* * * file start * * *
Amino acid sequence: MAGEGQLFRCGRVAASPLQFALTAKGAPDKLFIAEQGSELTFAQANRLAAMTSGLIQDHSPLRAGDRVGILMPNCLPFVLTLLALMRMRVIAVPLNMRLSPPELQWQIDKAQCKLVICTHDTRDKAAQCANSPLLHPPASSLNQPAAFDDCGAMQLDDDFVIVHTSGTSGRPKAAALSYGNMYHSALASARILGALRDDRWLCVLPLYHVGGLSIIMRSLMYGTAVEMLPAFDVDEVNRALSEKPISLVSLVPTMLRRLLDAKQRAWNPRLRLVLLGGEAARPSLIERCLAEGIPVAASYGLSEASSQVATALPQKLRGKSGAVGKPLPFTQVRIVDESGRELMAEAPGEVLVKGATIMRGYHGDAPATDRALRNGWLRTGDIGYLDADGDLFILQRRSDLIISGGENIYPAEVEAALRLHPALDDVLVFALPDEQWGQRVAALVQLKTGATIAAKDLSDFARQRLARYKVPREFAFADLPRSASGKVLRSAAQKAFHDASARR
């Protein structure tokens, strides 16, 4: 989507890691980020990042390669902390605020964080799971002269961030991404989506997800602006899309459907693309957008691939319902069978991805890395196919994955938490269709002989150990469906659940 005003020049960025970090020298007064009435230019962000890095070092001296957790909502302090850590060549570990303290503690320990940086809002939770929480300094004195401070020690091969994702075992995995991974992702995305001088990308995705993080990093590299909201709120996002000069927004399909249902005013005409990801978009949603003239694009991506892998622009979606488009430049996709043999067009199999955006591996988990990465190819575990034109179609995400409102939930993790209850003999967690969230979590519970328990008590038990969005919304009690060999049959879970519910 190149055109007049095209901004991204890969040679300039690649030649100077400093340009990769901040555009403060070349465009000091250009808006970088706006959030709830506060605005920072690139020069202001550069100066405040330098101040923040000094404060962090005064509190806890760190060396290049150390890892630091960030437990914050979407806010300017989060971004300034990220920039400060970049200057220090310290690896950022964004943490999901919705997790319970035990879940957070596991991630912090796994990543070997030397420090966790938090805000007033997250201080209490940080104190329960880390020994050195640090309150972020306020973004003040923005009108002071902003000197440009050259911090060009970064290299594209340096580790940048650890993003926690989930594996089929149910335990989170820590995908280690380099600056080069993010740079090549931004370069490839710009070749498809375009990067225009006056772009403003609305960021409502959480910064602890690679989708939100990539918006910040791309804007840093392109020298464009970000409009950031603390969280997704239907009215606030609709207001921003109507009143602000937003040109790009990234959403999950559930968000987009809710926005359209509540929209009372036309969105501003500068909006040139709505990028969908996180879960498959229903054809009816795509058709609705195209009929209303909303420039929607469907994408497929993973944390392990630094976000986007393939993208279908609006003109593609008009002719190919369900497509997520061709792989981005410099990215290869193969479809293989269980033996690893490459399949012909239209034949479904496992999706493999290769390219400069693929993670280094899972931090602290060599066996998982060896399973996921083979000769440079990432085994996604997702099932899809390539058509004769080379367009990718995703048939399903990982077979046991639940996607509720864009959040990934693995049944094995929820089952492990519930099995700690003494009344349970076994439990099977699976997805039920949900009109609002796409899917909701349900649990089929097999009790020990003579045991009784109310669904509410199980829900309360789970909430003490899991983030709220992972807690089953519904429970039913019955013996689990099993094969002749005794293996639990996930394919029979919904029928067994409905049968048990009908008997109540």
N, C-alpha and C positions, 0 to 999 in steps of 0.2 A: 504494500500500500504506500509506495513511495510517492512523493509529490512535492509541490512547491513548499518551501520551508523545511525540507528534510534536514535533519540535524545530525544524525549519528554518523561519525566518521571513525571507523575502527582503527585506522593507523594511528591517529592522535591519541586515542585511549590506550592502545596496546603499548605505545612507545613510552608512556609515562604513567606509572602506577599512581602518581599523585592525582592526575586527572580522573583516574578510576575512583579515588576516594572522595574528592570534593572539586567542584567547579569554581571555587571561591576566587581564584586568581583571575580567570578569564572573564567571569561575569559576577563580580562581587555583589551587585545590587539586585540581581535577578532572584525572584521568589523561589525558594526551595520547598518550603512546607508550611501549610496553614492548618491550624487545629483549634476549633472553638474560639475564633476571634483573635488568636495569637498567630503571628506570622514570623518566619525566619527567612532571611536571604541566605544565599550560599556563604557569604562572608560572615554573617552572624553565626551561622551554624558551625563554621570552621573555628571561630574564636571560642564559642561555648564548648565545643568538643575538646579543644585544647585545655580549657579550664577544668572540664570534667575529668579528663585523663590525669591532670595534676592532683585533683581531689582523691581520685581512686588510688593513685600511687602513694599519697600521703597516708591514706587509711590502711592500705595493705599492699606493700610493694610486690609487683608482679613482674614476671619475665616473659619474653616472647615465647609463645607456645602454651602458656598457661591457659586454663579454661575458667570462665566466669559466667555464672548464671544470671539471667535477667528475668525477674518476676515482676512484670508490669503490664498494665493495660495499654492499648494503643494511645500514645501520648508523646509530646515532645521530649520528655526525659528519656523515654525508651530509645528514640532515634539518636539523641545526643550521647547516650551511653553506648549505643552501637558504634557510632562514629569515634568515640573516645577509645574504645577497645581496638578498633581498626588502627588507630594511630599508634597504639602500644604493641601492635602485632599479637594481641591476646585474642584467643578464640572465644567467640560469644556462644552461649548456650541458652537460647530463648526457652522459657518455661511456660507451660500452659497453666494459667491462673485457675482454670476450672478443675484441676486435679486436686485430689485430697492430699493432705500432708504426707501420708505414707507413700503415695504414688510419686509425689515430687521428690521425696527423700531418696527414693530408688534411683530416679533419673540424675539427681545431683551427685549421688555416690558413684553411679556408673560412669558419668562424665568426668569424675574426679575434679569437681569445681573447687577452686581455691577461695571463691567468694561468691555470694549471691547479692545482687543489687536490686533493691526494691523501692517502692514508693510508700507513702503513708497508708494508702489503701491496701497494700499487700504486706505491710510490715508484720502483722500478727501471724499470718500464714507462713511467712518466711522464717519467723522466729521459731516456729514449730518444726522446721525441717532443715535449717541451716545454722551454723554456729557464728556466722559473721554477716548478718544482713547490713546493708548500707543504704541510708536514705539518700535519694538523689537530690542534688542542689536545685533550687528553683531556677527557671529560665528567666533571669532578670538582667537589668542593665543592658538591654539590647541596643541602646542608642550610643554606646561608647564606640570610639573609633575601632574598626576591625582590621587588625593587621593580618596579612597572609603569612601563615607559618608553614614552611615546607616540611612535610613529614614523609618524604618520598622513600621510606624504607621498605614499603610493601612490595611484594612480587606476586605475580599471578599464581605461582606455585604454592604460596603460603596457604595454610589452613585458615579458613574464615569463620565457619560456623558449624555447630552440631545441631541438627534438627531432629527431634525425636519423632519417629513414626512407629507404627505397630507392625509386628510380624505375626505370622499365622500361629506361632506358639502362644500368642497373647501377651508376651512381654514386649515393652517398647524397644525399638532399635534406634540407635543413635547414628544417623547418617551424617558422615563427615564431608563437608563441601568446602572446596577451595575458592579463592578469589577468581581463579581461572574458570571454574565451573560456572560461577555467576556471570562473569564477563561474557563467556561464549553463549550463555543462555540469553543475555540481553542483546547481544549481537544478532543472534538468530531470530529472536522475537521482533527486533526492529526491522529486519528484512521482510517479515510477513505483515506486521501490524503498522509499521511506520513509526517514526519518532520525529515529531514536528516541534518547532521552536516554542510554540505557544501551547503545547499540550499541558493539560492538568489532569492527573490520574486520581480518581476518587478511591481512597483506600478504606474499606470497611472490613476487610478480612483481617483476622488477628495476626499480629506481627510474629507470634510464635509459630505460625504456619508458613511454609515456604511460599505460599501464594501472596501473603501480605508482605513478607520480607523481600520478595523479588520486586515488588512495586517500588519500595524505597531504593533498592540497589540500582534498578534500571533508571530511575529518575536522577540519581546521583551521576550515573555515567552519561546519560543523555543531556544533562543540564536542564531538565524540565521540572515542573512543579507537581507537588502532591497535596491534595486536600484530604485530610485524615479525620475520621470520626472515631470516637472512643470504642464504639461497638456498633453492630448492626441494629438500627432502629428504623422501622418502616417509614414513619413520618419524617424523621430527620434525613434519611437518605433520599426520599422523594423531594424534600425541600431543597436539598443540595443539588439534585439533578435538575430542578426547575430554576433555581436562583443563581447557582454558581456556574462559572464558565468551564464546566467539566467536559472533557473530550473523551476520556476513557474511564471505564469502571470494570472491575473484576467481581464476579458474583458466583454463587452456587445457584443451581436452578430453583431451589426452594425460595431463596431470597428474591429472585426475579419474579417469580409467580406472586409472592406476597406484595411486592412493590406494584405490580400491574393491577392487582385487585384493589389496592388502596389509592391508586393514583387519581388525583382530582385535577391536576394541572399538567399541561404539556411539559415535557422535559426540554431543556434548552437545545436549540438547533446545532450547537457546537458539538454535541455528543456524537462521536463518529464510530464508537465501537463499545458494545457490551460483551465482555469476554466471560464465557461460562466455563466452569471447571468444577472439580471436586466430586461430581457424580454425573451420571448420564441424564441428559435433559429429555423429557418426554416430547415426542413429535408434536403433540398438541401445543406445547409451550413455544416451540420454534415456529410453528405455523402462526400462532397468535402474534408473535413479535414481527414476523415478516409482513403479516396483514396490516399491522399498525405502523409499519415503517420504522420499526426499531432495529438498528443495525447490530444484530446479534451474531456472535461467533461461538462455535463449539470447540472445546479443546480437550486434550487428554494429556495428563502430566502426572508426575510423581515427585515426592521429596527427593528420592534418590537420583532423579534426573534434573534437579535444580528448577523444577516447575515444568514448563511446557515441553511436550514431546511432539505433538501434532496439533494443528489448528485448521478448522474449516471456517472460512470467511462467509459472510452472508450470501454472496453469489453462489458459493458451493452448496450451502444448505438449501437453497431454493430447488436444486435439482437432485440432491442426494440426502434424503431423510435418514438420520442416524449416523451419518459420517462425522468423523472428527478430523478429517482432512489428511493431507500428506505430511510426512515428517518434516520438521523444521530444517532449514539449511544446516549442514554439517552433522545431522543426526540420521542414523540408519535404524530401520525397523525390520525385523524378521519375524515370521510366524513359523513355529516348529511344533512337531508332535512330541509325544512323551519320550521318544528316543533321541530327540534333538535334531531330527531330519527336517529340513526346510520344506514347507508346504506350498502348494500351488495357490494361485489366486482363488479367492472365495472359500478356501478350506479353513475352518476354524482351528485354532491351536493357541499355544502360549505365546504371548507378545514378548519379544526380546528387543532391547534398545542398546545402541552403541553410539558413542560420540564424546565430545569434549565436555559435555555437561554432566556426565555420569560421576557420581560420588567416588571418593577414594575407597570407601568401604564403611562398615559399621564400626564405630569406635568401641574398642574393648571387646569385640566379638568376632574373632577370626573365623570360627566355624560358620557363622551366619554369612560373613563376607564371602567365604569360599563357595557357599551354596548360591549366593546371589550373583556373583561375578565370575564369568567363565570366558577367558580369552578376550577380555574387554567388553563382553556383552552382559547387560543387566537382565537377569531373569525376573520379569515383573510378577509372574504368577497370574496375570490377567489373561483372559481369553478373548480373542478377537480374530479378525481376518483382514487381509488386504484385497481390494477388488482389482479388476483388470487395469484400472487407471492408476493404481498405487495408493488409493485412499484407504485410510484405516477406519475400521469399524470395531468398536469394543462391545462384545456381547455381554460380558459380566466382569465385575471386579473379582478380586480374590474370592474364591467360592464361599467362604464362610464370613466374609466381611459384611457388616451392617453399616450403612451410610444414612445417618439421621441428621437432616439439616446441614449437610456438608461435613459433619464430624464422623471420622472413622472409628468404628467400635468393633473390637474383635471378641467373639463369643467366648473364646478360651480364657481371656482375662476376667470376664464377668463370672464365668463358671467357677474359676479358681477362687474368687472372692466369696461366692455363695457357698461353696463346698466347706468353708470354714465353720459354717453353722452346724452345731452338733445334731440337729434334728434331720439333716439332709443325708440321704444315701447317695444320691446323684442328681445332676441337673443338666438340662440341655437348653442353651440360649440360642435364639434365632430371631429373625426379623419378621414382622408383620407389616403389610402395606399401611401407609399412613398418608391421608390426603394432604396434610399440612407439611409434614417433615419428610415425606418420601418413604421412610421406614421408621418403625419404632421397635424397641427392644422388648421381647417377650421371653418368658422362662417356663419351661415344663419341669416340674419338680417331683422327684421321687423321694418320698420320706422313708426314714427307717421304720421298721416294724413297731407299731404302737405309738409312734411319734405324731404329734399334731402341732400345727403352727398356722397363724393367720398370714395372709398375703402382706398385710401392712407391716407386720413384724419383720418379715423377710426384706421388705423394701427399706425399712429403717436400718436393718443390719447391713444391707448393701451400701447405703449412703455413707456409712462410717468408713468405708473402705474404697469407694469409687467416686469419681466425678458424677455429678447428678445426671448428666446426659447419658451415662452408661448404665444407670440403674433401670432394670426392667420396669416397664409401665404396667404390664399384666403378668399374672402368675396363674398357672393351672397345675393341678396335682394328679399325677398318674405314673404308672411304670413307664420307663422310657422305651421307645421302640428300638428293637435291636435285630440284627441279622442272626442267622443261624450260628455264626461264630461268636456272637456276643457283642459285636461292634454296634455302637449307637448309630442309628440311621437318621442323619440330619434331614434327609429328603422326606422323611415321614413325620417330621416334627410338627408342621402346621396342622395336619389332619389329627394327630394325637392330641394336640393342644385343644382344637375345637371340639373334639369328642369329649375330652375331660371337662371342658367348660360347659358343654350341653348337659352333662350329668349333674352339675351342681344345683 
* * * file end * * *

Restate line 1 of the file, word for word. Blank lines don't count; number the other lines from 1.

Amino acid sequence: MAGEGQLFRCGRVAASPLQFALTAKGAPDKLFIAEQGSELTFAQANRLAAMTSGLIQDHSPLRAGDRVGILMPNCLPFVLTLLALMRMRVIAVPLNMRLSPPELQWQIDKAQCKLVICTHDTRDKAAQCANSPLLHPPASSLNQPAAFDDCGAMQLDDDFVIVHTSGTSGRPKAAALSYGNMYHSALASARILGALRDDRWLCVLPLYHVGGLSIIMRSLMYGTAVEMLPAFDVDEVNRALSEKPISLVSLVPTMLRRLLDAKQRAWNPRLRLVLLGGEAARPSLIERCLAEGIPVAASYGLSEASSQVATALPQKLRGKSGAVGKPLPFTQVRIVDESGRELMAEAPGEVLVKGATIMRGYHGDAPATDRALRNGWLRTGDIGYLDADGDLFILQRRSDLIISGGENIYPAEVEAALRLHPALDDVLVFALPDEQWGQRVAALVQLKTGATIAAKDLSDFARQRLARYKVPREFAFADLPRSASGKVLRSAAQKAFHDASARR